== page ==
Conspiracy theories are a constant feature of human society but have recently risen in prominence with the flurry of COVID-19 conspiracy theories and their public display in social media. Conspiracy theories should be studied not only because of their potential harm but also because they are related to other sources of misinformation such as folk theories, rumors, and fake news. Recent understanding of their spread has shifted the focus from investigating the believers to characteristics of the social processes that motivate and persuade, with a new view of the conspiracy theorist as a bricoleur dealing with threats through social (re)construction of reality. These tendencies are strengthened by the markets for attention and approval constructed by social media platforms, and bots also amplify them. We identify an agenda of multiple important and urgent paths for future research that will help understanding of conspiracy theories in society.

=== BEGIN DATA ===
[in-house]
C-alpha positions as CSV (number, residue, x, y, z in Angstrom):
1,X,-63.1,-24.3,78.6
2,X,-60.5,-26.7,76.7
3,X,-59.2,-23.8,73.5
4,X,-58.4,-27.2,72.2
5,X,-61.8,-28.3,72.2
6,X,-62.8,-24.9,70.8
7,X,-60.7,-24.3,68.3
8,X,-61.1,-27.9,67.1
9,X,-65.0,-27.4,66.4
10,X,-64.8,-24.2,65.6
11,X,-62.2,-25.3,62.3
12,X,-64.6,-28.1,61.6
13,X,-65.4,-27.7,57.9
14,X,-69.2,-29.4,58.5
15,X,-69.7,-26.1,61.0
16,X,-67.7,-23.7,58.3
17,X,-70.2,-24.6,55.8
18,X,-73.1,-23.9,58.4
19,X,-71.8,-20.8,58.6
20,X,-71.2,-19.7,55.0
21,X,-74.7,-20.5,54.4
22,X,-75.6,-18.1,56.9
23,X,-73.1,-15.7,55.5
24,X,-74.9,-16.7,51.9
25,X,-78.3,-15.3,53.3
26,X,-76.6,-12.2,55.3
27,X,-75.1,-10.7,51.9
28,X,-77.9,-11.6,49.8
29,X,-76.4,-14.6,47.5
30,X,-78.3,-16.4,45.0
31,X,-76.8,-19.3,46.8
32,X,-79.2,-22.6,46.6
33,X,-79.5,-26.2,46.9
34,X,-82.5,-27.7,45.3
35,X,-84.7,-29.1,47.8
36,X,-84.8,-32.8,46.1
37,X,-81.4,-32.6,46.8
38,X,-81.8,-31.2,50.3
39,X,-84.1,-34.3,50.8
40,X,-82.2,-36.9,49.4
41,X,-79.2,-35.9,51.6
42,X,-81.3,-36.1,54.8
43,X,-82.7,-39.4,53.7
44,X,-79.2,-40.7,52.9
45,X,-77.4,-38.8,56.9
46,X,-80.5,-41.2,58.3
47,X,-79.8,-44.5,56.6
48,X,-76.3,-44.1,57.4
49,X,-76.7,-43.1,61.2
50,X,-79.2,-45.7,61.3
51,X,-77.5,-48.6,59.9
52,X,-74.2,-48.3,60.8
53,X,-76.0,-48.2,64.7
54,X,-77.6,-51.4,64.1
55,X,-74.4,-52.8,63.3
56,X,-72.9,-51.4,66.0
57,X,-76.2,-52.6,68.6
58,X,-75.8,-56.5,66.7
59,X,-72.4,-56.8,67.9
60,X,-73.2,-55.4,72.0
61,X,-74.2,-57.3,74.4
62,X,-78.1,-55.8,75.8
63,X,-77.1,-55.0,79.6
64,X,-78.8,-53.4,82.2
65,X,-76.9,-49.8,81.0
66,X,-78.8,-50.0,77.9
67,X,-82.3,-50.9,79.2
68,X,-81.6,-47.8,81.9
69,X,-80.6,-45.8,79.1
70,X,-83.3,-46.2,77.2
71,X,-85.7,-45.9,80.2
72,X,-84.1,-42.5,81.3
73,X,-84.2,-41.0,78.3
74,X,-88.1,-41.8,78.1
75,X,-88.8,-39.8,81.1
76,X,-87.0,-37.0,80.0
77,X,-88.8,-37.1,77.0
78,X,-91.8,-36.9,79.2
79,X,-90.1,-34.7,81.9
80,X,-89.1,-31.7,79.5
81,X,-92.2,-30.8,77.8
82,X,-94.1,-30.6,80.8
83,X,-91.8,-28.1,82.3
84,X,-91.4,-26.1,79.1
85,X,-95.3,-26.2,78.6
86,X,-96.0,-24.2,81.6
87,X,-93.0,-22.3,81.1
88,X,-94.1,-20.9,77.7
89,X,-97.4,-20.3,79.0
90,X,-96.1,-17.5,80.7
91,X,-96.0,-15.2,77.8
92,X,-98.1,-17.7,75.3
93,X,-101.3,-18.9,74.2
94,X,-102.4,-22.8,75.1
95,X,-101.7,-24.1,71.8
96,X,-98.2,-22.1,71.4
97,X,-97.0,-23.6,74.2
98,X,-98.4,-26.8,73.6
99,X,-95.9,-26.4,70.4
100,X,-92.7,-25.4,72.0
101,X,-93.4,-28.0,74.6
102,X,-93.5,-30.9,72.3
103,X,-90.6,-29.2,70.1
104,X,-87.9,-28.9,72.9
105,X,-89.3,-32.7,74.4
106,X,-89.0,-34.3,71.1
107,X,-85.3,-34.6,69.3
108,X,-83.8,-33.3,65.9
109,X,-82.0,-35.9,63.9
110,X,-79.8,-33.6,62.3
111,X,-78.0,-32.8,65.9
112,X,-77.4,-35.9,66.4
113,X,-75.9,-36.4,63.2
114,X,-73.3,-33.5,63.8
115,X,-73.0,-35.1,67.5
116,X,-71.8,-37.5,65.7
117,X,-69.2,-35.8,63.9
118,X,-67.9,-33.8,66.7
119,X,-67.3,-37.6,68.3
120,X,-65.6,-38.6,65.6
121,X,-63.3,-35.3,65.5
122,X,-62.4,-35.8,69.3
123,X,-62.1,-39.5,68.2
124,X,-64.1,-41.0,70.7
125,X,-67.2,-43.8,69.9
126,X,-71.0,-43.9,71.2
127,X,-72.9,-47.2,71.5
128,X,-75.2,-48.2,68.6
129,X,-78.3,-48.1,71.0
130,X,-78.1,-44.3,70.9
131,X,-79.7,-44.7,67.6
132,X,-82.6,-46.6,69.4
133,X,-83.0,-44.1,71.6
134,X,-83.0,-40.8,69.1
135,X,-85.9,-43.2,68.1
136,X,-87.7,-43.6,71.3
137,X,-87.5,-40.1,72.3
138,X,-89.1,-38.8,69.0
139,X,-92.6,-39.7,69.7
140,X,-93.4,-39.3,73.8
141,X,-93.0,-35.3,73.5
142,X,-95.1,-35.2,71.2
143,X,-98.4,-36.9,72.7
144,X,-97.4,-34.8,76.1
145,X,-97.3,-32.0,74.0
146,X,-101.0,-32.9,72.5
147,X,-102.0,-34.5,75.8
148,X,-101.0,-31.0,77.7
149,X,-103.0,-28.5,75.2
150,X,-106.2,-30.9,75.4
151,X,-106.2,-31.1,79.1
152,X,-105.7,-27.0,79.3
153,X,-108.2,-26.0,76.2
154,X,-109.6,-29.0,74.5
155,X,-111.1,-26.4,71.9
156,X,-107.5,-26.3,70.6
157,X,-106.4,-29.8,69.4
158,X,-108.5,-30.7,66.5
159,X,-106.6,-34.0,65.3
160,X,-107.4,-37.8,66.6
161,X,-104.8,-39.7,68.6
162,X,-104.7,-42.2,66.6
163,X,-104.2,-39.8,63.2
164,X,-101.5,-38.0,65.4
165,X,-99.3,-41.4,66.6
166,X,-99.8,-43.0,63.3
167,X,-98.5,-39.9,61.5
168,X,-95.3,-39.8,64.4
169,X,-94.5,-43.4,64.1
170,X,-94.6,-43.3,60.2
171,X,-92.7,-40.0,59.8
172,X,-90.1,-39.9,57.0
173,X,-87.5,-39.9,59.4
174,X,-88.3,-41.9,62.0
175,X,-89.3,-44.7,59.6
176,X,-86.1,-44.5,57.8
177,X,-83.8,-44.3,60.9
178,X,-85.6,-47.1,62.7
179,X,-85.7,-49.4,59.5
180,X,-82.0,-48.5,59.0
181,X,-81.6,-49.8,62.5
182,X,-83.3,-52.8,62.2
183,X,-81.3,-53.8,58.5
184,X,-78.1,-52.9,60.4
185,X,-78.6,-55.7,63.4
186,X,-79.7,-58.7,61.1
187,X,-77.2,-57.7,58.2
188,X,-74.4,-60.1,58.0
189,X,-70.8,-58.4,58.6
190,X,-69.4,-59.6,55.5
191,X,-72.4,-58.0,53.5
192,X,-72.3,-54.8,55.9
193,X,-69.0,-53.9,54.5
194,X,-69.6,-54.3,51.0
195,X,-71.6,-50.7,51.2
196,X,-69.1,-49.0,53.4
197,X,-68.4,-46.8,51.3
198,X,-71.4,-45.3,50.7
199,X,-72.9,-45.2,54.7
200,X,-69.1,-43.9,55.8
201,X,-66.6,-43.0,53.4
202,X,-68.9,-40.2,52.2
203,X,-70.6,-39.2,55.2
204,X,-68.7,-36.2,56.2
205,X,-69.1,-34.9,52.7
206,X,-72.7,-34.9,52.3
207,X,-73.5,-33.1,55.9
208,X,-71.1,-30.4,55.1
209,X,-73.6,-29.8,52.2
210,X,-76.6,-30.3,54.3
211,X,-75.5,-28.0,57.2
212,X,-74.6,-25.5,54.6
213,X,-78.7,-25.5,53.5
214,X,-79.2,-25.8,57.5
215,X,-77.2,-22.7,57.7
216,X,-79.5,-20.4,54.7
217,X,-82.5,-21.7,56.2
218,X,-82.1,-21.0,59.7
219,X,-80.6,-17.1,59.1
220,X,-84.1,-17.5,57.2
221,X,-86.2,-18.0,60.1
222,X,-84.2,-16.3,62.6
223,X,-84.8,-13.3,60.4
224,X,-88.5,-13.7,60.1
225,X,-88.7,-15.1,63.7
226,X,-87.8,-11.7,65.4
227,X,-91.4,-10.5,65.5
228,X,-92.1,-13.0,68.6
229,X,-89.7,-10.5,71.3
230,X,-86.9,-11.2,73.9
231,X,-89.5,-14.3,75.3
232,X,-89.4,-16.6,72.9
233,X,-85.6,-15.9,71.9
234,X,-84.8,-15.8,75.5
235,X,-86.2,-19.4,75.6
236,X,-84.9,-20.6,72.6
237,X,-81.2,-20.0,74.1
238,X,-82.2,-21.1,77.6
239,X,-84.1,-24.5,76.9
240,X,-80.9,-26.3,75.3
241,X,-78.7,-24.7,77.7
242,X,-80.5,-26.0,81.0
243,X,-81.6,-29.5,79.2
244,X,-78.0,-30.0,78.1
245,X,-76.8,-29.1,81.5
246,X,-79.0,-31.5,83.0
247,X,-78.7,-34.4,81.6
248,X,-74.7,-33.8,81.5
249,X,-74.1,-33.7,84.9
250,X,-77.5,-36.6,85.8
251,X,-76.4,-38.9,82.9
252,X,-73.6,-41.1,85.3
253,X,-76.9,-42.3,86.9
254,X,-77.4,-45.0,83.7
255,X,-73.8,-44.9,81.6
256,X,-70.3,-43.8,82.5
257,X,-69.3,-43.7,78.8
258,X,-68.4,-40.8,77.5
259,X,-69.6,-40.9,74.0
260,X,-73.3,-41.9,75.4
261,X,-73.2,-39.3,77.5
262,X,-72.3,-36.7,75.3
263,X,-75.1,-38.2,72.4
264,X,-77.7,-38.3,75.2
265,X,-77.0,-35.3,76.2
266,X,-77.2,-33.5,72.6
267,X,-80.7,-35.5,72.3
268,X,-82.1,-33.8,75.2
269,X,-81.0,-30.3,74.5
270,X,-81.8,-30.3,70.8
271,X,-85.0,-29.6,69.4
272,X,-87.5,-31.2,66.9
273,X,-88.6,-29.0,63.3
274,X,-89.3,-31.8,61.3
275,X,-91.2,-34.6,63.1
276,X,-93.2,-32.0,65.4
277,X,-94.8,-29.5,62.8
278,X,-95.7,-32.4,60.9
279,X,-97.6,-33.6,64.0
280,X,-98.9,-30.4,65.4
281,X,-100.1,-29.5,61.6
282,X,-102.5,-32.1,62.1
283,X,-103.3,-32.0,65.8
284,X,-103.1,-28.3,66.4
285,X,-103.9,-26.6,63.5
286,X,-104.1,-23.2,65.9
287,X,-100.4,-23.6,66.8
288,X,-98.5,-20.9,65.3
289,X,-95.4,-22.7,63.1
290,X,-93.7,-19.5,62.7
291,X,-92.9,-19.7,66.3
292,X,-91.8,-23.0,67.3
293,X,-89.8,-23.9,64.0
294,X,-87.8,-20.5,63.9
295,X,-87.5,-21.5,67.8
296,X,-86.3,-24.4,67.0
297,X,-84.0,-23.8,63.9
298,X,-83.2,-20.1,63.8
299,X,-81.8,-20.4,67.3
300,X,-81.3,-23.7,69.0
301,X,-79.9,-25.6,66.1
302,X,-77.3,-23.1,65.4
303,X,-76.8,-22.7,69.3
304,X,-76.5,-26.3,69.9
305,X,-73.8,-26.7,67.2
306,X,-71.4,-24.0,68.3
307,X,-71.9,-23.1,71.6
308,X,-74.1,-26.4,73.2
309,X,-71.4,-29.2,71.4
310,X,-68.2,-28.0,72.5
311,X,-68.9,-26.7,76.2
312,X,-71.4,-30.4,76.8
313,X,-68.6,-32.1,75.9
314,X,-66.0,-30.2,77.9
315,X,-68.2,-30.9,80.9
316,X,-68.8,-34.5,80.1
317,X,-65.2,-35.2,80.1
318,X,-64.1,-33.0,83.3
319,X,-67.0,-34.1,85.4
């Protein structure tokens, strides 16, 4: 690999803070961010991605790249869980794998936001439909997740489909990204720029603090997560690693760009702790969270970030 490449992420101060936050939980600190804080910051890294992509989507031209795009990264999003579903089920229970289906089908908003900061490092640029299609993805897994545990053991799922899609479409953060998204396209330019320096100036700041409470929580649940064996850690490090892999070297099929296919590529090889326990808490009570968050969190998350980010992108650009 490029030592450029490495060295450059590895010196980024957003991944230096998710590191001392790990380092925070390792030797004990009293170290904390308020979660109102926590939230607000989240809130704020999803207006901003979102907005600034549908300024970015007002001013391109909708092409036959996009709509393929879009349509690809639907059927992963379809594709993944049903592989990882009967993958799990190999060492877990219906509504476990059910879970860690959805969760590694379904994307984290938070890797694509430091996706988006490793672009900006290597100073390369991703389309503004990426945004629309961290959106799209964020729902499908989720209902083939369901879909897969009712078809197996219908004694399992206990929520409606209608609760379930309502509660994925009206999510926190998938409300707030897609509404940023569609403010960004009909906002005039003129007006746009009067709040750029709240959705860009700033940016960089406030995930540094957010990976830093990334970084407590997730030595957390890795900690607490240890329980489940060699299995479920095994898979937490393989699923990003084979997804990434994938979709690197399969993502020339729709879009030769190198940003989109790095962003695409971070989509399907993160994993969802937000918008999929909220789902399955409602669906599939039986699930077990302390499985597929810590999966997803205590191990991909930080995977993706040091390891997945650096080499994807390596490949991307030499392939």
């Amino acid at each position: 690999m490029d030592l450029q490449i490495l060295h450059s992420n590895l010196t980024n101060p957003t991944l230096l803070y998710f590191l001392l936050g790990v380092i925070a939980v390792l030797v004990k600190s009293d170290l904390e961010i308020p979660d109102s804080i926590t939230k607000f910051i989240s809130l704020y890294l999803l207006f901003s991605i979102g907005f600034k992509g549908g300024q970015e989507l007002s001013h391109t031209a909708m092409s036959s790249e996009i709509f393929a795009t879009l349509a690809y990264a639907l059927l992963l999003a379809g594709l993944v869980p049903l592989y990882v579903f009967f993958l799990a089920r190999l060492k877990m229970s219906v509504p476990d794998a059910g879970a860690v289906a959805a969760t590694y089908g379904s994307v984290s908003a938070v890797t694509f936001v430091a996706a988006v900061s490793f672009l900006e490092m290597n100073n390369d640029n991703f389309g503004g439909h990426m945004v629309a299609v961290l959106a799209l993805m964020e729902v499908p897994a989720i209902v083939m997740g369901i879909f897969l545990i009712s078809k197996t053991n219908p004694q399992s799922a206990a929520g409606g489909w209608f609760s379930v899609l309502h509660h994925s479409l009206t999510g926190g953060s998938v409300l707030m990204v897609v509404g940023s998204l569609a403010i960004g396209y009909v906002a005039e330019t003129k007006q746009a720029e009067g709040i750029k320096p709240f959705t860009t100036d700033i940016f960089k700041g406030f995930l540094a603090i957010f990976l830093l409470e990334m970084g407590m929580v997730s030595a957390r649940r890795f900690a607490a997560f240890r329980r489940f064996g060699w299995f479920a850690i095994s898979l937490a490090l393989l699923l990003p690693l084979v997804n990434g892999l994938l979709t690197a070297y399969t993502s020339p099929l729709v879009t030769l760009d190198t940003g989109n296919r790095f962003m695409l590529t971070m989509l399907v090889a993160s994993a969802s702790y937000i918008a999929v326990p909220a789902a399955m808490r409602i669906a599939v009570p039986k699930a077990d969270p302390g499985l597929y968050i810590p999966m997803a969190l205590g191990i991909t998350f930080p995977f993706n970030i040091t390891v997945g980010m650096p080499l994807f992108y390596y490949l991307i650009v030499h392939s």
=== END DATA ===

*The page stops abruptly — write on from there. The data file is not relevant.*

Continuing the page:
Expected final online publication date for the , Volume 50 is July 2024. Please see http://www.annualreviews.org/page/journal/pubdates for revised estimates.


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  • Article Type: Review Article
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